Tuesday, 10 February 2015

Dust Cover Dust-Up 2014: My Favourite Books of the Year

We're down to three books now, one contest, winner takes all.  Then I'll put together a list of my top 10 books, from the last couple of rounds.

Railsea vs. Red Seas Under Red Skies vs. Memory

Winner: Railsea

The first book I read last year was also the best. There were other books I loved, but nothing that quite ever lived up to the wonderfulness that is China Mieville at his best. I truly don't know if this is a book for everyone. I feel like maybe it isn't. But is definitely a book for me, and I love it beyond all reason.


So, in summary, my Top Ten Favourite Books of the Year:

1.  Railsea by China Mieville
        
A land-bound Moby Dick, with captains hunting their philosophies, giant moles, on a world that seems fantastic, but is rooted in subtly fascinating ways firmly in science fiction.

2. Red Seas Under Red Skies by Scott Lynch
         
The second Locke Lamora book, taking place mostly on a pirate ship, with wonderful new characters, fantastic new scams, and an ending that ripped my heart out.

3. Memory by Lois McMaster Bujold


I loved all the Miles Vorkosigan books I read this year, and this was one of my very favourites. Miles has to deal with an entirely new disability, one that threatens all he's accomplished.

4. How The Light Gets In by Louise Penny

The storyline that has been boiling beneath the surface through all the Gamache books finally comes to the forefront, and it is intense and indelible. Oh, the duck! Even if you're not a mystery reader, you should be reading this series.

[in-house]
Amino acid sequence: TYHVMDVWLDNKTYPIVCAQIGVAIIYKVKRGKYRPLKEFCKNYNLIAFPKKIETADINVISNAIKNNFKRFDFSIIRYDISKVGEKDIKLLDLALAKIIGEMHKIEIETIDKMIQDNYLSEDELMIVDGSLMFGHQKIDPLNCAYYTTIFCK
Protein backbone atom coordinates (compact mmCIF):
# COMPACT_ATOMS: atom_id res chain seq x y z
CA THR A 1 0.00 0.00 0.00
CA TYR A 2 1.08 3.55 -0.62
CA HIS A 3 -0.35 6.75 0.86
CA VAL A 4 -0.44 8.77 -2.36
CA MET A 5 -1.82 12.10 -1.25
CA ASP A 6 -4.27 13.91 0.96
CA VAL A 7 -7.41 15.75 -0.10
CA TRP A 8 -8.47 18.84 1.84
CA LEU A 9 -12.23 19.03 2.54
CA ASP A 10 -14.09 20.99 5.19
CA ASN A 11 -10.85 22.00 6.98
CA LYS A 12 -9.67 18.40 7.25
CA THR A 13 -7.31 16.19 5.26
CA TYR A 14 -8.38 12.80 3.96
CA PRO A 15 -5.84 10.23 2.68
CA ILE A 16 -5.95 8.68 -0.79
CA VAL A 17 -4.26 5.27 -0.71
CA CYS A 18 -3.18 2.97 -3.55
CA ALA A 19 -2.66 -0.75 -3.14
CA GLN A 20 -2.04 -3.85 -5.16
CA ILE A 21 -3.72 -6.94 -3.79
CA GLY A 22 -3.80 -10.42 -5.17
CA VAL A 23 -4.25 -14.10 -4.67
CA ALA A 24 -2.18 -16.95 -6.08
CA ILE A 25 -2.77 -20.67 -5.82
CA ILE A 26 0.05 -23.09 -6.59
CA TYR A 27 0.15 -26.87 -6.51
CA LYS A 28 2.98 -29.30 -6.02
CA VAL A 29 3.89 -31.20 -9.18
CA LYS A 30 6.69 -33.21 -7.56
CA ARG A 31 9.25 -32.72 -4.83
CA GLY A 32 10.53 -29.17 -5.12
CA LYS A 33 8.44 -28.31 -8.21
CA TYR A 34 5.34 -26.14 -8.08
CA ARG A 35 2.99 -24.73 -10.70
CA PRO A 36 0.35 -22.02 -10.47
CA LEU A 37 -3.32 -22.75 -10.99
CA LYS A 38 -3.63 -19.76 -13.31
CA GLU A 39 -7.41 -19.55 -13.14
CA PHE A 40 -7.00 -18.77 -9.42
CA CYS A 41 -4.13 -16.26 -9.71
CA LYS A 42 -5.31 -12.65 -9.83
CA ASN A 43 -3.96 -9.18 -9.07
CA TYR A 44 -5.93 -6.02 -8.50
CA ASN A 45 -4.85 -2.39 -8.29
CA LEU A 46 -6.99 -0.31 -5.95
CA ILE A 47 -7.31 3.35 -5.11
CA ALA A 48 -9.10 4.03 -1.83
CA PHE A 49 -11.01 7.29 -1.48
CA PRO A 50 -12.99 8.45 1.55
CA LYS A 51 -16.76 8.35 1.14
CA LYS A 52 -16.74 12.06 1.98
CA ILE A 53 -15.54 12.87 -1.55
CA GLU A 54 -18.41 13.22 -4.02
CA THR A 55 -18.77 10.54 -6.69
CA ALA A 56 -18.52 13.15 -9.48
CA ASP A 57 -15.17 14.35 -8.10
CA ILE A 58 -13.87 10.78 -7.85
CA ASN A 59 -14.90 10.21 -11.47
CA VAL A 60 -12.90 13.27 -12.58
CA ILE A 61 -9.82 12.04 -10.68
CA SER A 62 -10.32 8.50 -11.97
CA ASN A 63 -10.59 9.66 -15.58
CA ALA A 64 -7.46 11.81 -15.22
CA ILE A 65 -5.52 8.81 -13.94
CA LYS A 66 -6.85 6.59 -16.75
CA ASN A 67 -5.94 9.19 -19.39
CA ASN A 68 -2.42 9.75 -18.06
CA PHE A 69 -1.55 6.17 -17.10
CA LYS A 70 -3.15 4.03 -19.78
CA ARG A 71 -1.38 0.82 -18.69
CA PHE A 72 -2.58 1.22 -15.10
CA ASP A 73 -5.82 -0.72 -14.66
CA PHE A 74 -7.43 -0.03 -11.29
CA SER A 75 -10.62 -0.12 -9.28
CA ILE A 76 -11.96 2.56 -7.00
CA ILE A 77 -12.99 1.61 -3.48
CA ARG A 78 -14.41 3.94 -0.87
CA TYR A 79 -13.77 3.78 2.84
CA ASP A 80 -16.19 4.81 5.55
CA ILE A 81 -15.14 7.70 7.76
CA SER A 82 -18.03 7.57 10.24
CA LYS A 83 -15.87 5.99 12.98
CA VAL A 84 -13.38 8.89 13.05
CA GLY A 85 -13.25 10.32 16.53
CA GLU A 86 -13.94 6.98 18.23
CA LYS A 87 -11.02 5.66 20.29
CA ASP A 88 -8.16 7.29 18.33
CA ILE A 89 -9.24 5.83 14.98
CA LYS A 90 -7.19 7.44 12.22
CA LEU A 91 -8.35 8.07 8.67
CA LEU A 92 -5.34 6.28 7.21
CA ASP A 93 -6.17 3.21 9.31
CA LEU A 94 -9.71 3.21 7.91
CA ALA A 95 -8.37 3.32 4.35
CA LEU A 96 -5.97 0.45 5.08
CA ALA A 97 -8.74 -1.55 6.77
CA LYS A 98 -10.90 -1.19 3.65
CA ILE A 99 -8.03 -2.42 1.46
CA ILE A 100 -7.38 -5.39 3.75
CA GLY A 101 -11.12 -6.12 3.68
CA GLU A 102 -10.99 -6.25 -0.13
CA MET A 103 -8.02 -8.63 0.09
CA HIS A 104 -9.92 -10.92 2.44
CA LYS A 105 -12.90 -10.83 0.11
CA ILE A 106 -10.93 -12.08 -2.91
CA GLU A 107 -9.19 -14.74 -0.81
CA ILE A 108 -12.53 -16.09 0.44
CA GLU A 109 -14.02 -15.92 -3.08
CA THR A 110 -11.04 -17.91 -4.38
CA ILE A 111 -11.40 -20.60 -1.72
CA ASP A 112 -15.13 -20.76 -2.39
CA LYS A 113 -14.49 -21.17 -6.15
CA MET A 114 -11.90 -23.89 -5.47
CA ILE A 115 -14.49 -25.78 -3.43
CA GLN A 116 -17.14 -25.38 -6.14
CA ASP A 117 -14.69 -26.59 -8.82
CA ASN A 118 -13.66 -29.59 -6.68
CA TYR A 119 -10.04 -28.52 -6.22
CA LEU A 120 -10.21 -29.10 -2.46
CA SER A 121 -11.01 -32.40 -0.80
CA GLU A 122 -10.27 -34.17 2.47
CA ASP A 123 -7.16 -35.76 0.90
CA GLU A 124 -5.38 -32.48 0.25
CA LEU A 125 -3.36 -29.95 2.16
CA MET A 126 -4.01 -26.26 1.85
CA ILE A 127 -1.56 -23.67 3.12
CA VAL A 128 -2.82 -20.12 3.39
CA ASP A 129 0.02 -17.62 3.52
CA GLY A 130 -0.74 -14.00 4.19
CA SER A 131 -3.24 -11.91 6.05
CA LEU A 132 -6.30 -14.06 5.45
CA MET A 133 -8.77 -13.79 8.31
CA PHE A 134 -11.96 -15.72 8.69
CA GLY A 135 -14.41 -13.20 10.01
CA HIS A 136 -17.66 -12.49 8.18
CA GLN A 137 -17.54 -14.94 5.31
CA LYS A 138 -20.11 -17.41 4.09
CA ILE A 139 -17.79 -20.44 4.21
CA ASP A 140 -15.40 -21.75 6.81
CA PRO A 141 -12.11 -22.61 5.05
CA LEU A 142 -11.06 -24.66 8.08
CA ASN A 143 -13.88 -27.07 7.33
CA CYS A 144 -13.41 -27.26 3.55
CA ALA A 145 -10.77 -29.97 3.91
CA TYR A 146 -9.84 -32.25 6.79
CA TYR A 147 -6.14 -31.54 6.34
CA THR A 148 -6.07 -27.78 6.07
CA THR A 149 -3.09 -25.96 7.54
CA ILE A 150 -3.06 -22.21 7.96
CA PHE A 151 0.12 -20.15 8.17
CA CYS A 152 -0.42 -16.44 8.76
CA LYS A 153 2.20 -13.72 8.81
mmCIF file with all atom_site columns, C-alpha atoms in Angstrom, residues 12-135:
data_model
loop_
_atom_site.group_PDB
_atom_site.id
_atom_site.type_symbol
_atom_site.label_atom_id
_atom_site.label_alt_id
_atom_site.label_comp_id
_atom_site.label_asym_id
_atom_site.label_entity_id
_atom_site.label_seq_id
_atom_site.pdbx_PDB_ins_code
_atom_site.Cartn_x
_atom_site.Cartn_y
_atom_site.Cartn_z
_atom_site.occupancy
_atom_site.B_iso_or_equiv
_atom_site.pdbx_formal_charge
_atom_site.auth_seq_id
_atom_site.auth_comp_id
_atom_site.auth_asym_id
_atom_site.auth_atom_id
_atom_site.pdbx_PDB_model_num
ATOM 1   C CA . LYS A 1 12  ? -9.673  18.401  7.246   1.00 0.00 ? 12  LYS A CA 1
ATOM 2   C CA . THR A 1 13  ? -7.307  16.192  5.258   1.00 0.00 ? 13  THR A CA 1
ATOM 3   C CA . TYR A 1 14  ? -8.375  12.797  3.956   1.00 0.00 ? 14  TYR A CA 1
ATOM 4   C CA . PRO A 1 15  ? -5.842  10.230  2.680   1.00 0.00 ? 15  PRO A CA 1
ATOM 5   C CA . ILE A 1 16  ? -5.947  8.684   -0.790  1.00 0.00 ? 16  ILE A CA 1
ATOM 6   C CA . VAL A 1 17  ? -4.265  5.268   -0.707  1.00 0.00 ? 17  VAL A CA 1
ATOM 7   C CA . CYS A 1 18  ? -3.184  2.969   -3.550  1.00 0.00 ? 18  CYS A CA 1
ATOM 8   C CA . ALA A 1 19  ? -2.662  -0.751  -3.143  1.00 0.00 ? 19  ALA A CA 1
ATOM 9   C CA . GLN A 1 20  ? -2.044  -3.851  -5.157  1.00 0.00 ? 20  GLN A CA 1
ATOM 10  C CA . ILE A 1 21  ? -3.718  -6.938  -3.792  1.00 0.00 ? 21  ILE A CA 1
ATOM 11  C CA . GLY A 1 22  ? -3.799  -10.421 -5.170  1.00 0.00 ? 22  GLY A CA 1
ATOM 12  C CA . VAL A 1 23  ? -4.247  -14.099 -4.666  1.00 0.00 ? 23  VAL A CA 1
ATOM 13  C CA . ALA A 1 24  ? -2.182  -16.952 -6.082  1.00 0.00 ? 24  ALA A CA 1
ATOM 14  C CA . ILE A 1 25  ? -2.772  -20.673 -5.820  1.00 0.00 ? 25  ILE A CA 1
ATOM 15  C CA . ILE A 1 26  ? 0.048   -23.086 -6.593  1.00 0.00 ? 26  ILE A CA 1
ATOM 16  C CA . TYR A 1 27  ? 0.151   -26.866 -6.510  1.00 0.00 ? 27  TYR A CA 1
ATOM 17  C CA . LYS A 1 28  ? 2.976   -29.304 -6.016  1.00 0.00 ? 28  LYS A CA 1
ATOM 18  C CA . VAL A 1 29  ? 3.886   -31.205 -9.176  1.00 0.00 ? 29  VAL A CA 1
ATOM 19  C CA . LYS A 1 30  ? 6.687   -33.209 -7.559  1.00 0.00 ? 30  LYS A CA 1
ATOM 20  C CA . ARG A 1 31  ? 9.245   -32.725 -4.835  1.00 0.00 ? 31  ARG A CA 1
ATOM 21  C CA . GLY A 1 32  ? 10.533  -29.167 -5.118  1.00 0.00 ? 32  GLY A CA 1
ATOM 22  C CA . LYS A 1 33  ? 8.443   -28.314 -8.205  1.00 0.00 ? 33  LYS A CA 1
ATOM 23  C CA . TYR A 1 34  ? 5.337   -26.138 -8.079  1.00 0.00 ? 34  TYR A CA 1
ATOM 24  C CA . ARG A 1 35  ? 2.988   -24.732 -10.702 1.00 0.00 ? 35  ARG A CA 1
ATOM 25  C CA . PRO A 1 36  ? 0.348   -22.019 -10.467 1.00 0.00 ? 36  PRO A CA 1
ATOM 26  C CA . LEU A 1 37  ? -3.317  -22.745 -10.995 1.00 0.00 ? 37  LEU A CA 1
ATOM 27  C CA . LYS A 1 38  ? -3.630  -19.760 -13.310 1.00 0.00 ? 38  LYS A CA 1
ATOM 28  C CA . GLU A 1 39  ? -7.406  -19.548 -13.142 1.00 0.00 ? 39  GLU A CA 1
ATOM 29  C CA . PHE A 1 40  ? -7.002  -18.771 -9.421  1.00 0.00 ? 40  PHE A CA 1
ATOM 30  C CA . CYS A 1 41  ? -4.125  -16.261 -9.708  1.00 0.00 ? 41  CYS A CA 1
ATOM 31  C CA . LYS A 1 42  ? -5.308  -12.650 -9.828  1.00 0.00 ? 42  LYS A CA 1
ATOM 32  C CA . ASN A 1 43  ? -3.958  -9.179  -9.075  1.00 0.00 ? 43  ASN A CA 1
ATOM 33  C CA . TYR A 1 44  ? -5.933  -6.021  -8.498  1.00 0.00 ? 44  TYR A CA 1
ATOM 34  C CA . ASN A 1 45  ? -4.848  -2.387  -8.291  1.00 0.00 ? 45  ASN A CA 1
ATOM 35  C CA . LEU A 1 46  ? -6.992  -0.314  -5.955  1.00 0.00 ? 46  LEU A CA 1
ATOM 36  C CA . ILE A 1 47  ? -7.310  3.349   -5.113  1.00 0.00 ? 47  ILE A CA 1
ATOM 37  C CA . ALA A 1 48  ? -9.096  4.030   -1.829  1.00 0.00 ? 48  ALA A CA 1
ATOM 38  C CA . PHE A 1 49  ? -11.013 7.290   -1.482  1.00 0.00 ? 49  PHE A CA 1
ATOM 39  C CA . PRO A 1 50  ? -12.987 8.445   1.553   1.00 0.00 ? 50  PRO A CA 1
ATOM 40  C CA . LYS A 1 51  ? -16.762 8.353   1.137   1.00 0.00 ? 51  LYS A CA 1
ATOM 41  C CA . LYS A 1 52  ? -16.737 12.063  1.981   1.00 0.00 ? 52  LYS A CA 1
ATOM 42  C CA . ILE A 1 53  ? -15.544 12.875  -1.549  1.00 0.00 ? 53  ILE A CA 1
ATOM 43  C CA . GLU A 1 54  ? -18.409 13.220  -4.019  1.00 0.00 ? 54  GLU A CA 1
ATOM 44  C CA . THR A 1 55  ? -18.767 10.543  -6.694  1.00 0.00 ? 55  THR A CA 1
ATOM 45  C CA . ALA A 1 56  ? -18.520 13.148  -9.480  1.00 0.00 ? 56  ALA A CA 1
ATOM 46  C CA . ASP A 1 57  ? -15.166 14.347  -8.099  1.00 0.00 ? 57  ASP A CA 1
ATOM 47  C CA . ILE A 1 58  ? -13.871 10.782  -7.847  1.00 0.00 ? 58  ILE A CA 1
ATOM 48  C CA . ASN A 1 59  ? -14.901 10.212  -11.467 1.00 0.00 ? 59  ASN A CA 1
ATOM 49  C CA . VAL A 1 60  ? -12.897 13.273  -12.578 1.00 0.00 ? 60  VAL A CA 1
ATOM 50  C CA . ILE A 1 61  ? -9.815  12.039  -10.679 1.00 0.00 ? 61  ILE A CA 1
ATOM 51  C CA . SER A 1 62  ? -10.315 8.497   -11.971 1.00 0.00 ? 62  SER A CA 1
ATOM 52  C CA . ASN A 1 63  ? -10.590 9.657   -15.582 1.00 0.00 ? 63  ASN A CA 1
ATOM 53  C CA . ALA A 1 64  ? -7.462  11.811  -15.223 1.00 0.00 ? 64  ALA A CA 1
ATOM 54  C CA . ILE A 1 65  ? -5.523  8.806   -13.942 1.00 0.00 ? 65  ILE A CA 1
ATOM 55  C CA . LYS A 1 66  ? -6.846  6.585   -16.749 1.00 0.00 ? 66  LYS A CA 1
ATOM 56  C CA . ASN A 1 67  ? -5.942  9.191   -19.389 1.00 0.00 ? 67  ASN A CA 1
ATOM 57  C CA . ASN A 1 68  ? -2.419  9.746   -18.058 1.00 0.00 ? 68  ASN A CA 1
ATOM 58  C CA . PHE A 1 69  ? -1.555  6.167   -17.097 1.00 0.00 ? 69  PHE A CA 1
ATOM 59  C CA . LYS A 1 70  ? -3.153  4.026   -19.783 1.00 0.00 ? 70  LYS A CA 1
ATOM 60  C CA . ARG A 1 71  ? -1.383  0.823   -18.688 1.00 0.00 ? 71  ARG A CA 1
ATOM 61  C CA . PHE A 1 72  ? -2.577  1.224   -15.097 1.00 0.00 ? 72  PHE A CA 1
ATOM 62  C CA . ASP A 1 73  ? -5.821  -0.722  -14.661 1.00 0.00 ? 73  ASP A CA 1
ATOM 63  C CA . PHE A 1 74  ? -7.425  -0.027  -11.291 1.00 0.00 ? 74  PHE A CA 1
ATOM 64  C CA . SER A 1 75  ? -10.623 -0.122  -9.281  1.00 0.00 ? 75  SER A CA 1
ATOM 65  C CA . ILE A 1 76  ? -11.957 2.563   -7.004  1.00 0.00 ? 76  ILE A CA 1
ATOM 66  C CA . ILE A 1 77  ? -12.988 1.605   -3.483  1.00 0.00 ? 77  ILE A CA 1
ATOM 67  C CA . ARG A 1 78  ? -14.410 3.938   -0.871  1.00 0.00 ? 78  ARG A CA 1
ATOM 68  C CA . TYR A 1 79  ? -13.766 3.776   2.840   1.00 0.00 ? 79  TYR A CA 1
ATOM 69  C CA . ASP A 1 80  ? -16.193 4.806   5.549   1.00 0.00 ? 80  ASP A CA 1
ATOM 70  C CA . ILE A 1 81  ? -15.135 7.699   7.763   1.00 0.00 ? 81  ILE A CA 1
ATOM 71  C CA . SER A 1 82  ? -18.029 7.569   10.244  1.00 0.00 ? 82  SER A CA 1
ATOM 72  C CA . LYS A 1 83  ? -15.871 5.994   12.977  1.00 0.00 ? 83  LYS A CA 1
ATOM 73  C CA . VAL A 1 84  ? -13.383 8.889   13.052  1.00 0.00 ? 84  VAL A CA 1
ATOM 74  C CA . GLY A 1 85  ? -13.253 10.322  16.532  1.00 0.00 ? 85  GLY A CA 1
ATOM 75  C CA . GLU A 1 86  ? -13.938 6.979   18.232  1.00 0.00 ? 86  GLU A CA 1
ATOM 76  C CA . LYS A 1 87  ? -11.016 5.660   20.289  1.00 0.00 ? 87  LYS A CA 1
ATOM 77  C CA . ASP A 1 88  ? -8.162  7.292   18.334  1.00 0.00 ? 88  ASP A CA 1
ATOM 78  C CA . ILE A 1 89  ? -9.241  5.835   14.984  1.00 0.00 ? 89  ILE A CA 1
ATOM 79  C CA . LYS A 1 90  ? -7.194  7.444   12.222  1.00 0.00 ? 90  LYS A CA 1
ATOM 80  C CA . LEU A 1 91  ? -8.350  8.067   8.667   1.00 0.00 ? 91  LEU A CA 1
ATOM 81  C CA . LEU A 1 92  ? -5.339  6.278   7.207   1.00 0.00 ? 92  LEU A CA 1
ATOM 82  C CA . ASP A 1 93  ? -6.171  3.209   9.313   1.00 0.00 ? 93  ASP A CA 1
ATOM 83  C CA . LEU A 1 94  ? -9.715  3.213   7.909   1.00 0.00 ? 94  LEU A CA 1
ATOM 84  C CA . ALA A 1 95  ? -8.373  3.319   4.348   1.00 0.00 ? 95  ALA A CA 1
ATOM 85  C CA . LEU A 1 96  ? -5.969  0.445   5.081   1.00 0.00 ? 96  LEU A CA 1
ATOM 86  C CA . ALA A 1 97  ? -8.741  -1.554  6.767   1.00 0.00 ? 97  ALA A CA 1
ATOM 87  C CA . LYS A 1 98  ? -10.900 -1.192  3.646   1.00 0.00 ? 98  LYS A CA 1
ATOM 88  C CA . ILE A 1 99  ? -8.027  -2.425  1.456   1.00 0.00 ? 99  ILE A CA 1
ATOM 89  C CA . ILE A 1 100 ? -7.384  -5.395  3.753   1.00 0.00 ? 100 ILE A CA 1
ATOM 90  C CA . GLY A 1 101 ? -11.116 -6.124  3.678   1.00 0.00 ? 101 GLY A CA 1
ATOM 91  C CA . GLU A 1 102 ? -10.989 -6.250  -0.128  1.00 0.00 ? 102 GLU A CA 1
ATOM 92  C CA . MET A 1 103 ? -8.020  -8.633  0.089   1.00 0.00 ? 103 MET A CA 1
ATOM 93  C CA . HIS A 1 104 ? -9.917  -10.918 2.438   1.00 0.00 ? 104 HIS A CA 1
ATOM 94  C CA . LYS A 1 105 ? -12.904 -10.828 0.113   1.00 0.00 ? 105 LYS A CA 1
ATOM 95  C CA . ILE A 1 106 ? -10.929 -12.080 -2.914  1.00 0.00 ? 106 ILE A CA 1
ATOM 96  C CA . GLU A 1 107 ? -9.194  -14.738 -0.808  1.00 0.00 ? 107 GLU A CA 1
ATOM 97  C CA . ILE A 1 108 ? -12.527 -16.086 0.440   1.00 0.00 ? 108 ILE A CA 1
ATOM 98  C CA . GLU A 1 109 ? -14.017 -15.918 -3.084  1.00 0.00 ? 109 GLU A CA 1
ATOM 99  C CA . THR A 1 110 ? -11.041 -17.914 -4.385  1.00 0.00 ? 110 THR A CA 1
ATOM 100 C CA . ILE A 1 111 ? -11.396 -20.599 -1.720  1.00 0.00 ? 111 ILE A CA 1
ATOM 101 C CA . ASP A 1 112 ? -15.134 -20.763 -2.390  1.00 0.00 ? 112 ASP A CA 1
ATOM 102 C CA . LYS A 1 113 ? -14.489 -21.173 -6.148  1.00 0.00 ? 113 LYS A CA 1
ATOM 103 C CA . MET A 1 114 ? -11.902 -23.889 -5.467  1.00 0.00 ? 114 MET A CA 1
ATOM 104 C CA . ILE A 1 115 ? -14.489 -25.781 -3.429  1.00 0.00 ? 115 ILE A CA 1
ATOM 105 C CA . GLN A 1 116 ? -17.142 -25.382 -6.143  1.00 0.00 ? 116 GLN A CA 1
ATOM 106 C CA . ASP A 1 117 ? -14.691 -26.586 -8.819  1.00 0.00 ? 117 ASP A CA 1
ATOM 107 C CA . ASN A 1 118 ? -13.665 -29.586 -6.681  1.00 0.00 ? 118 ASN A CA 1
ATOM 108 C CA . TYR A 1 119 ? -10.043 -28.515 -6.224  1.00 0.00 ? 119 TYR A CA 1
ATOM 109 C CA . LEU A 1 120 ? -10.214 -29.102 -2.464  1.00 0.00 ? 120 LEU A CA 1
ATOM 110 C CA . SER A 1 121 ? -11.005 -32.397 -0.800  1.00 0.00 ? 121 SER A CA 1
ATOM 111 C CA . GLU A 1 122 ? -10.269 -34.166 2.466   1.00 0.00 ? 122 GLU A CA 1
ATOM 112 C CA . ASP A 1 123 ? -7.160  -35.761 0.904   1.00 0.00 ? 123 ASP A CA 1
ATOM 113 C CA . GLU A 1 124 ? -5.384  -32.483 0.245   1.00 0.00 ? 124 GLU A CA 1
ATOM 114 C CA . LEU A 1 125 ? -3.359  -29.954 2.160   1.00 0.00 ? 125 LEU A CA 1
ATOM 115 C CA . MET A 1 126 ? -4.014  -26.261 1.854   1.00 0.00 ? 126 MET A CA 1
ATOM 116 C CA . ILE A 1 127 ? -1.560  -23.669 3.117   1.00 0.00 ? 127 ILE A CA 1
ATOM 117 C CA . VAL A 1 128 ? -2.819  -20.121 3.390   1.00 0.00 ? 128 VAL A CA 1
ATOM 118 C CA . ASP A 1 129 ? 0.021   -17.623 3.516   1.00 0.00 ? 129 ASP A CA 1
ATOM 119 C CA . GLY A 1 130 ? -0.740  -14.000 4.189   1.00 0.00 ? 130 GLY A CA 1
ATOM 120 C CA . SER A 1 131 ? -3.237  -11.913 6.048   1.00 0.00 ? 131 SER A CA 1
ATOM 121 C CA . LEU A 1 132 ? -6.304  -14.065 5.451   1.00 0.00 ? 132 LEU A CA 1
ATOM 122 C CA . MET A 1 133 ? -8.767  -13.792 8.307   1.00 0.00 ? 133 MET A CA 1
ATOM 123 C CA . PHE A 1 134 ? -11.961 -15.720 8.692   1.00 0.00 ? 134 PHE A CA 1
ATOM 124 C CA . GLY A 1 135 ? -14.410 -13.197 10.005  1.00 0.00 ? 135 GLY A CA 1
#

5. Tooth and Claw by Jo Walton
       
Victorian dragons. With class and gender and inheritances and the eating of the poor. Trust me. Try it.

 6. Black Swan Green by David Mitchell
       
I have very much enjoyed every David Mitchell book I've read so far, and this is less strange than the others, but no less enjoyable. Turns out, when he's writing about boyhood in 1980s England, it's almost as interesting as his more experimental works.

7. A Civil Campaign by Lois McMaster Bujold
       
Of course there's going to be more than one Miles book on this list. This was perhaps even more my favourite than Memory, although the tournament format worked against it. It's Miles at his most manic, up against an entirely new enemy - figuring out courtship.

8. The Broken Kingdoms by N.K. Jemisin
        
I have very much enjoyed both of Jemisin's books I've read so far, and this one, about power and its effects, about retribution, justice, and sometimes how mercy is impossible, really grabbed me.

9. The Imposter Bride by Nancy Richler
        
Quiet gets me sometimes, and this book, with its examination of pain was so quiet, so complex, so compassionate, that it really captured my imagination. It's about a woman who immigrates to Canada in the wake of the Holocaust, and is not who her papers say she is.

10. Wolf Hall by Hilary Mantel
        
I came to it late, but I thought Thomas Cromwell was as great a character as everyone else did. It's fascinating, and takes historical fiction up a level.


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